Linkedin with the right network of supporters to help
us develop our careers and businesses.

As always, if I can be of help to you and your
networking missions, please contact me at your

Thank you.
Vincent Wright
My Linkedin Power Forum
Linkedin @ My
SKYPE = WrightWayCoaching
9 Aug 2005

Vincent Wright
Invite your friends to get linked in to career & business power!
Show that you are linked in to Linkedin POWER, too!

Start your day with Yahoo! - make it your home page


Sunday, August 07, 2005

[LinkedinBlogger] Preventing Flame Wars: Two Basic Principles of Netiquette - From The Virtual Handshake

Because I intend to continually work on improving the
atmosphere of My Linkedin Power Forum for those who
genuinely want to learn about Linkedin, networking,
and communication skills, I want to share with you a
couple of great netiquette principles brought to the
attention of LinkedinBloggers by Des Walsh.

I believe it's more than irony that Des Walsh of
LinkedinBloggers brought this to our attention on the
very day that I'm re-reading page 111 of David Teten
and Scott Allen's "The Virtual Handshake" where those
2 principles are joined by 4 other well-thought-out
principles that could help members and moderators
greatly reduce flame wars.

Though by most accounts MLPF is a fairly successful
forum, I can safely say that it would have been even
more successful and enjoyable had I read and applied
the principles in "The Virtual Handshake" when I
started MLPF 6 months ago.

Kudos to Scott Allen and David Teten for organizing
and sharing such great networking concepts with us.  I
highly, highly, highly recommend "The Virtual
Handshake" for community members and moderators alike.

Please do check out Scott's excellent post "Flame
Wars: Two Basic Principles of Netiquette" at:


For your convenience and consideration, I'm including
two of the 6 principles below and hope that we can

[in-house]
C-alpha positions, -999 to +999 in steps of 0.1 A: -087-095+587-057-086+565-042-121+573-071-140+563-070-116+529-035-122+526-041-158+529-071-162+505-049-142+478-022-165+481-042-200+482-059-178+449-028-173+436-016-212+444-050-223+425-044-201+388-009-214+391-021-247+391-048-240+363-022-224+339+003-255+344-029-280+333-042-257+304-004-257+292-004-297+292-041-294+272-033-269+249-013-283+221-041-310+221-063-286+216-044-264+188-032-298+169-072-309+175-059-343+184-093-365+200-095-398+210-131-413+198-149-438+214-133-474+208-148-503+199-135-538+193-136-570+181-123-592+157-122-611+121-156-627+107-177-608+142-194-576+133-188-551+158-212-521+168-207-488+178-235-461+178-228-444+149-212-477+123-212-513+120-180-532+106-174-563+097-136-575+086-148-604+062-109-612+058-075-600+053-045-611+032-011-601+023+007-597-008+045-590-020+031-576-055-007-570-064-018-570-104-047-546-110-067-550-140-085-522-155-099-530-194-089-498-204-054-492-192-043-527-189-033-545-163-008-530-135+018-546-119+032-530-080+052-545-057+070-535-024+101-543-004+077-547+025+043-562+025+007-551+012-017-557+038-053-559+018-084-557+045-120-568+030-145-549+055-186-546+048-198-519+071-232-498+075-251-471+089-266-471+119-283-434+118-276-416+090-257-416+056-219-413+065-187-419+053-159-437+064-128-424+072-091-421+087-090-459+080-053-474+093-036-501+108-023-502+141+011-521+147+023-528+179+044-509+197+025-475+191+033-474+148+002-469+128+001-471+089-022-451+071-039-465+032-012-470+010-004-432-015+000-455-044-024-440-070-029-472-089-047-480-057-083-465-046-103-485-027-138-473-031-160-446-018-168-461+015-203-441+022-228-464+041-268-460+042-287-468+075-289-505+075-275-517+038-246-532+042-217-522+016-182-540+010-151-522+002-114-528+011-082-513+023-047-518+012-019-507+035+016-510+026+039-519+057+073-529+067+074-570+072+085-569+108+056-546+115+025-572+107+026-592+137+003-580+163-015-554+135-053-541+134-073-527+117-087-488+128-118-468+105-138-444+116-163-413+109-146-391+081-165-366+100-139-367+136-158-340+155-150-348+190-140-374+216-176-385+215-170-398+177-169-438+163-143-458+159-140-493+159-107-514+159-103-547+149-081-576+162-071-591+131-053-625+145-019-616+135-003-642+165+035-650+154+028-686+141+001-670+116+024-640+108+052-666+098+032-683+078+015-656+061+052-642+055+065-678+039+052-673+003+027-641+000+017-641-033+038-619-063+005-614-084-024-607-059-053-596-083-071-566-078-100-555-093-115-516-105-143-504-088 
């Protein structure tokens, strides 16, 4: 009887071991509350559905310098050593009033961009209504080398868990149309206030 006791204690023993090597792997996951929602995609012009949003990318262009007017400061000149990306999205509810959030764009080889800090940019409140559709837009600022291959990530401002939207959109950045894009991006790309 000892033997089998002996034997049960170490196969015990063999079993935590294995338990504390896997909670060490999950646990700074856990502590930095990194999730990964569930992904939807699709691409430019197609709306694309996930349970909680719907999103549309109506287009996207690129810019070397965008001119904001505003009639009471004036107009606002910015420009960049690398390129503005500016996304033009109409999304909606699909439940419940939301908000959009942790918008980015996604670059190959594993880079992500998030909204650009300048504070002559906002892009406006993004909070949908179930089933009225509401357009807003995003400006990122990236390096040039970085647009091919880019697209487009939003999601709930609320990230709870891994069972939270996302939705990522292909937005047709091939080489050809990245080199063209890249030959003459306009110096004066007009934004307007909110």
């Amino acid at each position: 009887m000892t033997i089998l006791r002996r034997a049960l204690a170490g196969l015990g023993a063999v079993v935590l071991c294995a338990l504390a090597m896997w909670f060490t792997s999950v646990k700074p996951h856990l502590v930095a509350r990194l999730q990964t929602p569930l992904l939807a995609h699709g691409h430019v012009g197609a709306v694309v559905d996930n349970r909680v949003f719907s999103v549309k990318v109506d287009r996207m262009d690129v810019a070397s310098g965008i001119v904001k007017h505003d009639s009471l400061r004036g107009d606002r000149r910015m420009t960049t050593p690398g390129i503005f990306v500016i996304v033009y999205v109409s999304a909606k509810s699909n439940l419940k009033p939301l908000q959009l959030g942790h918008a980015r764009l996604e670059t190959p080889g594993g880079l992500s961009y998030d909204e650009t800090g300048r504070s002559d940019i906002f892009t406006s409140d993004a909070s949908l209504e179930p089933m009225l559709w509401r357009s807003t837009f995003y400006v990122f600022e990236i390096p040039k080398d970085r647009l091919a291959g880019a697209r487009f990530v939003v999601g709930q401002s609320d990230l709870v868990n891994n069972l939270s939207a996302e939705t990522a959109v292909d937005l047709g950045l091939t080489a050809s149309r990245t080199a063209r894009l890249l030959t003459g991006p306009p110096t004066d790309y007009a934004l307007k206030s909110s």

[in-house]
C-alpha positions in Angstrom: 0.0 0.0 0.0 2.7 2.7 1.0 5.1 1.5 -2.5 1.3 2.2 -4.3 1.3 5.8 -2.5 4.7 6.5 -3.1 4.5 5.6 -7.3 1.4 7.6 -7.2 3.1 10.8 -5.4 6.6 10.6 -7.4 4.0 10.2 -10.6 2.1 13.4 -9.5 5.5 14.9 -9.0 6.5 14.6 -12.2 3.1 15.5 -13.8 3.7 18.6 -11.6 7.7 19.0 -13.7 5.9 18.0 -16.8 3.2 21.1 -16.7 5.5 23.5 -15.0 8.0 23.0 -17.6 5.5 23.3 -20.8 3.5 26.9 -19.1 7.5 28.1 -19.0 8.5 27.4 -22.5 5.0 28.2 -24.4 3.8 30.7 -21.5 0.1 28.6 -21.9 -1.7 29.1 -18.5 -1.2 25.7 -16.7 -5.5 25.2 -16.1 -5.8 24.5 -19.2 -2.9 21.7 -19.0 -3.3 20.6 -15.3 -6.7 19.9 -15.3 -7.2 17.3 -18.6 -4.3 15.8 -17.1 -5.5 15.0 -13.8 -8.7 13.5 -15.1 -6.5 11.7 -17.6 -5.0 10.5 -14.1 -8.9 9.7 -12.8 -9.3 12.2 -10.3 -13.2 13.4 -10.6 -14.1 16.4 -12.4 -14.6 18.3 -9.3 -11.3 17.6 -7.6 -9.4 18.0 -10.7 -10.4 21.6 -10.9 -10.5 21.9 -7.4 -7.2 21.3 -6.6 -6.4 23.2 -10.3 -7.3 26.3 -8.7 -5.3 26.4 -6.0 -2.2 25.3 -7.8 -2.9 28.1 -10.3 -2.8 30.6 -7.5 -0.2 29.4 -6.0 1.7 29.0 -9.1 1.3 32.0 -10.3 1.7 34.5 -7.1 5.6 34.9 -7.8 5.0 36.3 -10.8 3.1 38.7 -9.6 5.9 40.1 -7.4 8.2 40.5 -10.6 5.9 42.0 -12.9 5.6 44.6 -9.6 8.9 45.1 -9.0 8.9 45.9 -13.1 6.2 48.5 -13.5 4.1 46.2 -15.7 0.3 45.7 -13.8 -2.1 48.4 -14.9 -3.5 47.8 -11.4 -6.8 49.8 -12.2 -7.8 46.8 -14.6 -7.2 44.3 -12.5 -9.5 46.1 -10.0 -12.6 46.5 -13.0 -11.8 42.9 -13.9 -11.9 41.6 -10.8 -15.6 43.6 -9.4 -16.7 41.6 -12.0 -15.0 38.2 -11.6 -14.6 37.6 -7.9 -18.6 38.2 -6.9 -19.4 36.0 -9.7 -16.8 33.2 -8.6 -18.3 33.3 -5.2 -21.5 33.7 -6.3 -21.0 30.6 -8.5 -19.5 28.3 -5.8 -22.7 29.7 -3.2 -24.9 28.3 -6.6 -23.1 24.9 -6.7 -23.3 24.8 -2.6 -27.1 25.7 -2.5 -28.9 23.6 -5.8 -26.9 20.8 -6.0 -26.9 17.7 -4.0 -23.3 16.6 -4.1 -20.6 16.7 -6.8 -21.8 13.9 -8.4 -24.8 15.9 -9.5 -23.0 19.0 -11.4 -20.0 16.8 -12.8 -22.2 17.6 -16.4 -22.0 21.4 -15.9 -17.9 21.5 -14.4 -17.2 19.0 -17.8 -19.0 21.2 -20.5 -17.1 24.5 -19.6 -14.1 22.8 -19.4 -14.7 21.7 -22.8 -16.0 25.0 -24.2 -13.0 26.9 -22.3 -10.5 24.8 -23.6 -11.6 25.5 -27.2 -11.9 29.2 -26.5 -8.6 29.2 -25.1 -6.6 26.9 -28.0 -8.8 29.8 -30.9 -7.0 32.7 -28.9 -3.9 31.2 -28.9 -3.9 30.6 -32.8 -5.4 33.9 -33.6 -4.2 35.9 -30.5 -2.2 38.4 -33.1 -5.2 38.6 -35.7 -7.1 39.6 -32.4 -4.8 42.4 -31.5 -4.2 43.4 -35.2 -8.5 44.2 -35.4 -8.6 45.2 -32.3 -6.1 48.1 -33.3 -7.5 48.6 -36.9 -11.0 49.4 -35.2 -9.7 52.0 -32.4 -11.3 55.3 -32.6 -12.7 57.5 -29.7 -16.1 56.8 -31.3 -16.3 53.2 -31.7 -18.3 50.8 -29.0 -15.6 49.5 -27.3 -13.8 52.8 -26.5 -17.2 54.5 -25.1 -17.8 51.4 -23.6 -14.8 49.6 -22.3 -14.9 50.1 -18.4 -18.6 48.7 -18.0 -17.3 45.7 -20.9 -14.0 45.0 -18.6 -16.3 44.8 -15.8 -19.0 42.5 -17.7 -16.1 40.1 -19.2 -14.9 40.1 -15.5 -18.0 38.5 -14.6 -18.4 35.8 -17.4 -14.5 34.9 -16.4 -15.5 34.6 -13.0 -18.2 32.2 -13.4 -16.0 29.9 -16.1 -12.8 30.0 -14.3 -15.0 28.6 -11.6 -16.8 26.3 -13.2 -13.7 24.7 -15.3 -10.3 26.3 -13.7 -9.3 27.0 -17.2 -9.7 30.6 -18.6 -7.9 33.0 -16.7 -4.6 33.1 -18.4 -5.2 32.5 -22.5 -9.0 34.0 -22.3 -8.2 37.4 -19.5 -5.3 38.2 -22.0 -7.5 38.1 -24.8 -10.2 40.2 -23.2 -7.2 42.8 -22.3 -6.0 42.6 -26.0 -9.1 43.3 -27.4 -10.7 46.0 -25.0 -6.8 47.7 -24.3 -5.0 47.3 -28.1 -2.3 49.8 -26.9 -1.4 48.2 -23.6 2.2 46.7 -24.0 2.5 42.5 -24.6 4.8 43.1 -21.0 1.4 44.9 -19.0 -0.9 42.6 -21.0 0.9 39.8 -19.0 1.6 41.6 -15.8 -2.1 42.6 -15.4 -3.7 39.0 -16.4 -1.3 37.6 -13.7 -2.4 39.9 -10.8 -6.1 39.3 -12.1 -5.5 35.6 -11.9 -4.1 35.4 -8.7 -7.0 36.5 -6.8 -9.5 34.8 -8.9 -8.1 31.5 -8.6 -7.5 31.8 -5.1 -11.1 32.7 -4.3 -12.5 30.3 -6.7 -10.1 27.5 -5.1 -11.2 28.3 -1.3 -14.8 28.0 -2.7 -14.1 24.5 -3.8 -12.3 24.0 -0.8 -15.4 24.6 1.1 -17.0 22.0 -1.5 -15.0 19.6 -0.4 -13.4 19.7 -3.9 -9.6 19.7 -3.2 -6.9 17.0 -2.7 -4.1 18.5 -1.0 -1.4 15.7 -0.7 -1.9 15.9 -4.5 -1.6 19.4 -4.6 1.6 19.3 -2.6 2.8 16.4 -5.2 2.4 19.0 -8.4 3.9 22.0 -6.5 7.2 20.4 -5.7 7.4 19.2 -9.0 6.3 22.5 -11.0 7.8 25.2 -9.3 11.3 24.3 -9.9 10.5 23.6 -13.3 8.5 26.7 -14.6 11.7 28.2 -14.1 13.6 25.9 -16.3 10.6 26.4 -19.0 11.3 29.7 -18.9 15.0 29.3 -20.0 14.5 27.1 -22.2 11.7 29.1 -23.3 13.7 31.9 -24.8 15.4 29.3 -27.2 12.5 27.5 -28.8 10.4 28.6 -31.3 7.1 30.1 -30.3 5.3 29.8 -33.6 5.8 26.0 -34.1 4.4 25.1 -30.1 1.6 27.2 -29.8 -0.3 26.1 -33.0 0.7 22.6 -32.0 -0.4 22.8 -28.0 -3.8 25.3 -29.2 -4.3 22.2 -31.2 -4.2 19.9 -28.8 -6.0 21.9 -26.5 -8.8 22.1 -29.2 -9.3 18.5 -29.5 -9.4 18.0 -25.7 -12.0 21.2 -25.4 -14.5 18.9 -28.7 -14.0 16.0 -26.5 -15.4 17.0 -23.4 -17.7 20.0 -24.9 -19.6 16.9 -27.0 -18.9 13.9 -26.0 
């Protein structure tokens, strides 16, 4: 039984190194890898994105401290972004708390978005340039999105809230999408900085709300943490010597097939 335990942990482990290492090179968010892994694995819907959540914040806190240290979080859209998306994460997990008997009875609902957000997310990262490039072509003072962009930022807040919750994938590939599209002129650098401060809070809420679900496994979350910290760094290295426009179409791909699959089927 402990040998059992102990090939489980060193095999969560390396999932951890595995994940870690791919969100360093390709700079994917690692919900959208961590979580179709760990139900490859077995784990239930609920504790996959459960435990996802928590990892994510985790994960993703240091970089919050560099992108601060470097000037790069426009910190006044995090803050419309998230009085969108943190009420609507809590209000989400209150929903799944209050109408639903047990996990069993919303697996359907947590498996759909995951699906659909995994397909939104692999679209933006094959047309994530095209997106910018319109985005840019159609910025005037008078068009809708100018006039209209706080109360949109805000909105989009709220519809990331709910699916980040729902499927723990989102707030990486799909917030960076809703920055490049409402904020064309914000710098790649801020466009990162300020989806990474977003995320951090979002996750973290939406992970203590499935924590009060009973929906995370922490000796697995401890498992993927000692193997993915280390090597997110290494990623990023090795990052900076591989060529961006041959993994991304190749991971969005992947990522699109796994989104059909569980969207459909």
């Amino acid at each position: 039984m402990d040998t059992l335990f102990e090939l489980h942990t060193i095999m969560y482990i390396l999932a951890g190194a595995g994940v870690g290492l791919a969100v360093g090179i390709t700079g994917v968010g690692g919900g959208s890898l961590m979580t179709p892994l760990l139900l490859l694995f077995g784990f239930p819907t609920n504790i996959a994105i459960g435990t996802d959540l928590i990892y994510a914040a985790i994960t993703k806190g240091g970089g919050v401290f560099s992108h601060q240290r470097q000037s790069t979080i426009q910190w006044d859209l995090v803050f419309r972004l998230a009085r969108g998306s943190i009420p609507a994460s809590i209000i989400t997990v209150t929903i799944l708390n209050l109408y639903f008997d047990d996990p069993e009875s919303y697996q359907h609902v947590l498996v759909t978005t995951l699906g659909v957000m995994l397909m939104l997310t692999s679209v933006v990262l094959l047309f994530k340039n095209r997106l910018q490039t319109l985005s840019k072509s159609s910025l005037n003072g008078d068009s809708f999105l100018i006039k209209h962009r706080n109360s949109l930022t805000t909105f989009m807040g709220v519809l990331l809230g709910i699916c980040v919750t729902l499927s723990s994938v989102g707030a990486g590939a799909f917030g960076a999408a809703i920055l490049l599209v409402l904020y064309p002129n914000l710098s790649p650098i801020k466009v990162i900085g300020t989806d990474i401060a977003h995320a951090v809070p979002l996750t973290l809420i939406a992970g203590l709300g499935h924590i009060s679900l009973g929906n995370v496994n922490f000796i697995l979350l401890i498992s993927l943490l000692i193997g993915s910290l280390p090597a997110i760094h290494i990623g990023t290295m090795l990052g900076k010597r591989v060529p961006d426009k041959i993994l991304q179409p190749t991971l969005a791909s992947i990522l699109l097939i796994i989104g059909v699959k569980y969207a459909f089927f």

strongly apply them on MLPF and its partner forums.

Vincent Wright
My Linkedin Power Forum
Linkedin @
7 Aug 2005

Preventing Flame Wars: Two Basic Principles of
Netiquette - From The Virtual Handshake

1. Presume good intent. What is the best possible way
the other person could mean by what they said? If your
initial reaction to what somebody says is negative,
pause. Take a deep breath. Try to detach from your own
personal context and put yourself in their context.
What might they have meant by that? Maybe you’re
misinterpreting what they’re saying.

So pick the best possible meaning, and respond to
that. What’s the worst that can happen? They correct
you and say, “No, I really meant…”? On the other hand,
if you respond to your negative reaction, the worst
possible thing is that an escalation begins — a
vicious circle. Sound familiar?

You’re never backed into a corner online. Take the
time to cool off and re-think it before you reply.

2. Don’t say anything online that you wouldn’t say in
person. Would you say it to their face at a networking
event? If not, then why would you say it here? Don’t
think that the relationships here are any less
important, the feelings any less real, etc. And don’t
think it won’t have any impact on your business.

No one looks good when they get emotional in an
argument, even when they’re right. Does it reflect
better on you to be right? Or to be someone who’s easy
to get along with?

I’m not saying people shouldn’t voice their opinions,
or debate their differences of opinion, but not at the
expense of their relationships and even their

Think about it… would you want to do business with
someone who was always right but always arguing about
it to show how right they are? (unless they’re a trial
lawyer, of course, in which case that’s a very
desirable trait)

Vincent Wright
Invite your friends to get linked in to career & business power!
Show that you are linked in to Linkedin POWER, too!

Start your day with Yahoo! - make it your home page